A month into the school year, local school staffing struggles are hitting a fever pitch.
In a joint meeting last night between the Orange County and Chapel Hill Carrboro City Schools boards and the Orange County Board of Commissioners, representatives from the two districts painted a picture of two school systems trying to stay positive and bounce back from a couple of rough years.
During the meeting, participants discussed budget concerns, racial equity measures, learning loss, mitigation strategies, and graduation rates—but a recurring theme was the difficulties in recruiting staff and filling vacancies, exacerbated by the pandemic.
Superintendents Dr. Nyah Hamlett of CHCCS and Dr. Monique Felder of OCS both expressed that, while they were happy to have children back in schools, a number of new challenges are popping up, including unprecedented staffing shortages.
“The additional duties, with regards to safety protocols and requirements, we experienced a huge strain on our staff,” Felder said. “Our teachers are certainly feeling the strain.”
“It is nearly impossible,” Hamlett agreed. “I probably can’t even put it into words how hard our staff is working. Being an educator was challenging before the pandemic, but now our staff is often stretched in different ways.”
Chapel Hill Carrboro City Schools
Erika Newkirk, Senior Executive Director of Human Resources, answered commissioners’ questions about the staffing situation.
Currently, there are 164 staff vacancies at CHCCS. In a typical year, CHCCS employs around 2,000 people.
“It is an all-hands-on-deck approach and we’re working as hard as we can to get these vacancies [filled],” she said.
There are 56 certified staff vacancies at CHCCS—meaning licensed teachers, reading specialists, for instance—an increase of 33 vacancies from last year at this time, Newkirk said. She said there are 15 vacancies within staff working with children with disabilities, an increase of eight vacancies since last year.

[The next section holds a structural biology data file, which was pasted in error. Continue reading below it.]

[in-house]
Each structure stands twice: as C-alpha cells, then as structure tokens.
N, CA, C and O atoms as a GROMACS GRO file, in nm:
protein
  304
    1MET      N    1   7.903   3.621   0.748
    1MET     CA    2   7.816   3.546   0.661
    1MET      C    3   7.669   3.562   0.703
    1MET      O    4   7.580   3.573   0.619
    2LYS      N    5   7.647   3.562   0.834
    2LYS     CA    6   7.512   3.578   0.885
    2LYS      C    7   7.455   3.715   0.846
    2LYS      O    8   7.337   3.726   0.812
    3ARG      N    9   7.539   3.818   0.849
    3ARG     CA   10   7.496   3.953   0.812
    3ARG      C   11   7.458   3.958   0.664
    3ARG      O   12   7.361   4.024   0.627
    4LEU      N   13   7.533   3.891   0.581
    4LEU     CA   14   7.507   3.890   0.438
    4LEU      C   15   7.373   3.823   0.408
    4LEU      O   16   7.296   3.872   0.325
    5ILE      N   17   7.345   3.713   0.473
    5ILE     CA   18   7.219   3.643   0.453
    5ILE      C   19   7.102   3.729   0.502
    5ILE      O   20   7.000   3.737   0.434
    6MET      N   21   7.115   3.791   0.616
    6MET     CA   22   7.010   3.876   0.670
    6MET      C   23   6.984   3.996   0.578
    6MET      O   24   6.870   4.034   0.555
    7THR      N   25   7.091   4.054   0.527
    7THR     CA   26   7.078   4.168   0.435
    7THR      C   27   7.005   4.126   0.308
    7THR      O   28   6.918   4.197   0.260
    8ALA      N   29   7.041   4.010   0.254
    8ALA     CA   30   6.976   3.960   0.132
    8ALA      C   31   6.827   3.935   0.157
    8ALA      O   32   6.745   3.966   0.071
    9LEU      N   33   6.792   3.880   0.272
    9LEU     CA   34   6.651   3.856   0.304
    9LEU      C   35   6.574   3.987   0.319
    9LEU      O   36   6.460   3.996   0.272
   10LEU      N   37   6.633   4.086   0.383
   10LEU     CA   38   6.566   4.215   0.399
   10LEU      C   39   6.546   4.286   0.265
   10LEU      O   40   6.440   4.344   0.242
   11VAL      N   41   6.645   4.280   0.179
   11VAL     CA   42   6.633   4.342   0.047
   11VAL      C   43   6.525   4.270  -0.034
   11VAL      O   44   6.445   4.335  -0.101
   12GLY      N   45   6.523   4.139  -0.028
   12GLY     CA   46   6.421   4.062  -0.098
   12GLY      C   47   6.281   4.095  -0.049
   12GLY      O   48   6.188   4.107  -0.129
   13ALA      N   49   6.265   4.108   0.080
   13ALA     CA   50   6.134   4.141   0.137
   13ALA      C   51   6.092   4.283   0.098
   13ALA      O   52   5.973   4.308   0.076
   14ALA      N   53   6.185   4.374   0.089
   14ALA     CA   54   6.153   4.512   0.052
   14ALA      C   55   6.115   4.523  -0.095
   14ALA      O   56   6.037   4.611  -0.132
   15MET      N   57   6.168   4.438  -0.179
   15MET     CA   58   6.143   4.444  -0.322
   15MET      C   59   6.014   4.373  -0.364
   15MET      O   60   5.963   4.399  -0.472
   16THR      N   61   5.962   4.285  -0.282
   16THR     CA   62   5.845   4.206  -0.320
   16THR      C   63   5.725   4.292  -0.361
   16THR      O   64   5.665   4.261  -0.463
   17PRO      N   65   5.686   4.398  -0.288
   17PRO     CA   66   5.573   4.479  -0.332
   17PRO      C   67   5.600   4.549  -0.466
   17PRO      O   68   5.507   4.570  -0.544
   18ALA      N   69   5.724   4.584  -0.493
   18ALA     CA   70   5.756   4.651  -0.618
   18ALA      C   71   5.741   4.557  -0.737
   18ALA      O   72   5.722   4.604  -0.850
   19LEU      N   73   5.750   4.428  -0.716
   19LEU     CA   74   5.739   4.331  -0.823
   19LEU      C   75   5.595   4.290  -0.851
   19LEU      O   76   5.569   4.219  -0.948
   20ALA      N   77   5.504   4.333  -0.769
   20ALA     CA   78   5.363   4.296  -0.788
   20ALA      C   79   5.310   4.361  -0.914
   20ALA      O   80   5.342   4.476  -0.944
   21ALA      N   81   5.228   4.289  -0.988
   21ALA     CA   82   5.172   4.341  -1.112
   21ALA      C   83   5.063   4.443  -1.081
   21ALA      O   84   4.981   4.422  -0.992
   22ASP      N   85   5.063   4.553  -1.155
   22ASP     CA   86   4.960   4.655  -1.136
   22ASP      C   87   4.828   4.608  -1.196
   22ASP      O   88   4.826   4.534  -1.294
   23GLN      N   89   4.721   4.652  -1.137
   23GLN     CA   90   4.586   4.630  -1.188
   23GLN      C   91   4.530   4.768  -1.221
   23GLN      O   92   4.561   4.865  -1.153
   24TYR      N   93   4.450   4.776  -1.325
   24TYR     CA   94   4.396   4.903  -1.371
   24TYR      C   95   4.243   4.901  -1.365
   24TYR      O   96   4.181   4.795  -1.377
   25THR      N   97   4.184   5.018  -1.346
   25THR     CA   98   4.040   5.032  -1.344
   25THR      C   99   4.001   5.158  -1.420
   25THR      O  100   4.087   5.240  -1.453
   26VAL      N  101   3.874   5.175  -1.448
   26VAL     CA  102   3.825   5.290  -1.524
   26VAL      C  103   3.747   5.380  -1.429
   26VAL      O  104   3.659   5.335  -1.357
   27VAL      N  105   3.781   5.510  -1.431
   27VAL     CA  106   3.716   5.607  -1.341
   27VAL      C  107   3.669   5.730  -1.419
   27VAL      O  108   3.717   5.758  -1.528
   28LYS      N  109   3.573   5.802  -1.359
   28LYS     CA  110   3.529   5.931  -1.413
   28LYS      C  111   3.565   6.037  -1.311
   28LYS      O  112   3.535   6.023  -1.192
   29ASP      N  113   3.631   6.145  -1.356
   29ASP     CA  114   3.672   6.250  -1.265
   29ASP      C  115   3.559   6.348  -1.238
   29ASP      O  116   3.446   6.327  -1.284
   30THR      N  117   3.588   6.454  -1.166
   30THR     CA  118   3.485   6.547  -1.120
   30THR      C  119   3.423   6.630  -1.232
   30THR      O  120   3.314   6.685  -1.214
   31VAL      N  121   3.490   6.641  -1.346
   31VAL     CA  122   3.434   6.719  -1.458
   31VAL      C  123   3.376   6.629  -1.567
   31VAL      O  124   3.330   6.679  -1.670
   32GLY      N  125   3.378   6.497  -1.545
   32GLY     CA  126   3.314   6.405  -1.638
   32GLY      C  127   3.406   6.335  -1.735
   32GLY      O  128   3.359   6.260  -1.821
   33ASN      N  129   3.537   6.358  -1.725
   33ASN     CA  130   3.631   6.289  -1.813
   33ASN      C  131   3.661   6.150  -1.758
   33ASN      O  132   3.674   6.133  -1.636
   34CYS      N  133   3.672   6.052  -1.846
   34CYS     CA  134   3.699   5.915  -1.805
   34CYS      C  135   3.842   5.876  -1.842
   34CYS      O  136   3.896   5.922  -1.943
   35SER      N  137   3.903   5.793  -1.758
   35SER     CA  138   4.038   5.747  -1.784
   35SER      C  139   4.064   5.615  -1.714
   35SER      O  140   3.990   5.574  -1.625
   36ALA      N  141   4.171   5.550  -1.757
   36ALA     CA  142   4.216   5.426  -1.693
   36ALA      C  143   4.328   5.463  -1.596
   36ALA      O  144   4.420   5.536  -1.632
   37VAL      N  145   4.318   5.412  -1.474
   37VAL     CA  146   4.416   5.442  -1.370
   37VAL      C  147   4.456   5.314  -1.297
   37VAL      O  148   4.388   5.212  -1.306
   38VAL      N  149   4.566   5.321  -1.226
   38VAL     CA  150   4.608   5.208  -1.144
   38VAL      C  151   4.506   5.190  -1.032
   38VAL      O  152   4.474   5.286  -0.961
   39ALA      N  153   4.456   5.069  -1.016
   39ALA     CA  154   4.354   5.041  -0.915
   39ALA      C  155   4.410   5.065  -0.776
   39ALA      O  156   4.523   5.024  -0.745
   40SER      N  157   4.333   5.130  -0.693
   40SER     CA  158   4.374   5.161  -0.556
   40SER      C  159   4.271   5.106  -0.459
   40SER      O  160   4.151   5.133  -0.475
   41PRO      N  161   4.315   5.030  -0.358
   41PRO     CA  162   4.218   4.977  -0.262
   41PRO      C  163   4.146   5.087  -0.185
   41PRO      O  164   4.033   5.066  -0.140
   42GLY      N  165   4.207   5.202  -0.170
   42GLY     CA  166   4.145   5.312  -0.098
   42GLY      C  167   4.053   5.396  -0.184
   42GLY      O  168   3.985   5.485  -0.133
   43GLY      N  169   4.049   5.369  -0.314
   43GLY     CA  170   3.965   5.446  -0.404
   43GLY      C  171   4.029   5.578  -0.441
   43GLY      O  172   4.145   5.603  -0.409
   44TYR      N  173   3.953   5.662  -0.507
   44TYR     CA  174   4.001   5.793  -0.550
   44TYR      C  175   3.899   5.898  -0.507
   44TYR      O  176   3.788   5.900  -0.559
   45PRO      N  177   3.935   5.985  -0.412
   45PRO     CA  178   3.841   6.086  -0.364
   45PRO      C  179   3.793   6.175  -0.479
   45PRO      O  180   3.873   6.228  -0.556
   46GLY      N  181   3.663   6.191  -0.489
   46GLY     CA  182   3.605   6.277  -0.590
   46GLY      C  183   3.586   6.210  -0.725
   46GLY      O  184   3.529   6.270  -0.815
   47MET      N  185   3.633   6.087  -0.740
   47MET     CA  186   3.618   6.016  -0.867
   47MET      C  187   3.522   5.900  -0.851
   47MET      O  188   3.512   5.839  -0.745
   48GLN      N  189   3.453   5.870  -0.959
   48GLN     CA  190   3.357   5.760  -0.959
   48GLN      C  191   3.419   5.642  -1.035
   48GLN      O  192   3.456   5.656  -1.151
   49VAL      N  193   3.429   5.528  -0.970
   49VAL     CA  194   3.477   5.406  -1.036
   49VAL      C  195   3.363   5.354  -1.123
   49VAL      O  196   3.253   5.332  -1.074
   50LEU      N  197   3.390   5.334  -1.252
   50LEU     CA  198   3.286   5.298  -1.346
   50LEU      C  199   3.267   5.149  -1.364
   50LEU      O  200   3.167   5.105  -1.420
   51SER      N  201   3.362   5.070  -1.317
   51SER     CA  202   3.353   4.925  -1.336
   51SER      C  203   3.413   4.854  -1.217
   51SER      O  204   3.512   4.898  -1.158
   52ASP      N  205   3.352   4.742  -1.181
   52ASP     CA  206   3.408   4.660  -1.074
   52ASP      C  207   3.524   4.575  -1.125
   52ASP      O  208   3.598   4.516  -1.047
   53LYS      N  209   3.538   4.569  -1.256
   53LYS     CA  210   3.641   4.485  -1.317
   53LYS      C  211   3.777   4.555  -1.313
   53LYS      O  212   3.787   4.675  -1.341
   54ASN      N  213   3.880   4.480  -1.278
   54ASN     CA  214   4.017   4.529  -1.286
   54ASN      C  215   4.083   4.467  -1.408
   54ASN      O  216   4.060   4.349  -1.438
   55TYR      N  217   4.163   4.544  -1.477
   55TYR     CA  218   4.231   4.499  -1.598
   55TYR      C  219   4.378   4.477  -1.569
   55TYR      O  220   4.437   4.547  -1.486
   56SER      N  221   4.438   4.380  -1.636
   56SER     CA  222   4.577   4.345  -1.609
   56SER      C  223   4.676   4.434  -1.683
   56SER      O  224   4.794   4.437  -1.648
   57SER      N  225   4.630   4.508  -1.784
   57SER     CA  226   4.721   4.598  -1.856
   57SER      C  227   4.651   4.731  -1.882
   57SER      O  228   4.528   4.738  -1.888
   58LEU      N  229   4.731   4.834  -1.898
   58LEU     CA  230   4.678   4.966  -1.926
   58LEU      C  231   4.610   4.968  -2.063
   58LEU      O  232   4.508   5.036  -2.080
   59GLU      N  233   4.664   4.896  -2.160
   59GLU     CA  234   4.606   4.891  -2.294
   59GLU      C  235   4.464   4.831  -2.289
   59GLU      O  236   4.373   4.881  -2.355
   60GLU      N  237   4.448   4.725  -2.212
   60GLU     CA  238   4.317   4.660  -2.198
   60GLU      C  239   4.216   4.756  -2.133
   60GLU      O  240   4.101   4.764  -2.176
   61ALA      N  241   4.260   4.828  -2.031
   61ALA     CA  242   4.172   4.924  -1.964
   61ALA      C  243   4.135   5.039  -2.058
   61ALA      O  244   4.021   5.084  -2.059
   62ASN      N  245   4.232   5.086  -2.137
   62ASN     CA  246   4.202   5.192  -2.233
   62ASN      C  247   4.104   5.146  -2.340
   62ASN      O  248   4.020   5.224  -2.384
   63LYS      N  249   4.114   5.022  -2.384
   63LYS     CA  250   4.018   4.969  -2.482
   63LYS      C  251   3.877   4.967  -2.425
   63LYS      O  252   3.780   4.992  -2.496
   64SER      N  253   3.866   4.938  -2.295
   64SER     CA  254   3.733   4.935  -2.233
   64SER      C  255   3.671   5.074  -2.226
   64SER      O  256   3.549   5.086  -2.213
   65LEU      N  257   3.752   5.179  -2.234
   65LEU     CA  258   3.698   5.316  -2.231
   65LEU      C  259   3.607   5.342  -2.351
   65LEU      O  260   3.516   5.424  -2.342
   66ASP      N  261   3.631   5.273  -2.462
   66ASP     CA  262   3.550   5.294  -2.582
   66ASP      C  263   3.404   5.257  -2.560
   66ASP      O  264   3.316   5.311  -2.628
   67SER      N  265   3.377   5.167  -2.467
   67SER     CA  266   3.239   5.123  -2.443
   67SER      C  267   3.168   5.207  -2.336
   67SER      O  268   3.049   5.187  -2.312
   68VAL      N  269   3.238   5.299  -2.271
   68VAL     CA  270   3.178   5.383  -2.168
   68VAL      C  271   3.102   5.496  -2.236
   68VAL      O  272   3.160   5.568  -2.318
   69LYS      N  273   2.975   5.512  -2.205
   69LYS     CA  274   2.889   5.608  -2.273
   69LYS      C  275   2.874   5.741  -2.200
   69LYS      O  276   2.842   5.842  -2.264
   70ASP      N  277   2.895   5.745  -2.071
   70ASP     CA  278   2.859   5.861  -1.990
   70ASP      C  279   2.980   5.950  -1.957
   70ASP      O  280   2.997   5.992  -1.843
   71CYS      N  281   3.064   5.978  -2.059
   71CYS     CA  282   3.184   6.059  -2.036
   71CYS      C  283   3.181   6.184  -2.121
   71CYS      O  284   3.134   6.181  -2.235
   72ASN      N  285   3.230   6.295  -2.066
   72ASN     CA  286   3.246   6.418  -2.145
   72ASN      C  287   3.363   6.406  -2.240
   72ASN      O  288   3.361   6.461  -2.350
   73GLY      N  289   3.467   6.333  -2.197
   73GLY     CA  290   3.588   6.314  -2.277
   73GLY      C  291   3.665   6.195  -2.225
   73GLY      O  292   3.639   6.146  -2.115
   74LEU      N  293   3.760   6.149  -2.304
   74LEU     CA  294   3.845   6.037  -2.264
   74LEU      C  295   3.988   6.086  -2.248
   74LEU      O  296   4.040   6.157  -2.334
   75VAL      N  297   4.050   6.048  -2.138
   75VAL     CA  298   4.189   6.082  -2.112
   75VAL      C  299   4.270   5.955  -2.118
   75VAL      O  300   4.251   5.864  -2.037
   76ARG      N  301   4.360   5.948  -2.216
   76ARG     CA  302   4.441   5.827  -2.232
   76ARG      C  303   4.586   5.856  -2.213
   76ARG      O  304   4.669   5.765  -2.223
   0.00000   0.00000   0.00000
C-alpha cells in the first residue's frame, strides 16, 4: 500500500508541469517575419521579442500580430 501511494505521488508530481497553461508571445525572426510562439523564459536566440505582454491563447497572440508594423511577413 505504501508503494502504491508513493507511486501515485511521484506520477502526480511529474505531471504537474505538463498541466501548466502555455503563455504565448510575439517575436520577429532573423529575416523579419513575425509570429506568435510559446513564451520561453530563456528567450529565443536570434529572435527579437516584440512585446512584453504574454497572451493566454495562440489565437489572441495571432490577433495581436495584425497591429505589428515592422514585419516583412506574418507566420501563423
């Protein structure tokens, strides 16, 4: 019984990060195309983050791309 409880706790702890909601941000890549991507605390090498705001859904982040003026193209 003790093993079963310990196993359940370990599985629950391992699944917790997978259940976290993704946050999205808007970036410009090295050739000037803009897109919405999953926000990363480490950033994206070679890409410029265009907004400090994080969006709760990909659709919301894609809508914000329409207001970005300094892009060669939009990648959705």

The remaining 104 vacancies in the district were non-licensed vacancies, including custodians and receptionists, and 28 bus driver vacancies.
Orange County Schools
Orange County Schools is facing similar struggles. Connie Brimmer, Director of Staffing and Licensure, told commissioners that turnover has increased, noting that OCS has hired 101 certified or licensed staff members so far this year, compared to hiring 83 over the course of all of last year.
OCS had 20 classroom teacher retirements at the end of last year, as well as several teachers who have put in their retirement dates for December of this year, which is unusual, Brimmer added. The hardest teaching spots to fill are career and technical education teachers, she said.
OCS currently has 42 certified staff vacancies, 25 of which are for classroom teachers. At the same time last year, OCS had only 16 certified staff vacancies, 13 of those for classroom teachers. OCS also has vacancies for three assistant principals, which Brimmer said is rare.
“Typically our administrative staff is set at this time of the year,” Brimmer said.
OCS is also looking for substitute teachers and bus drivers.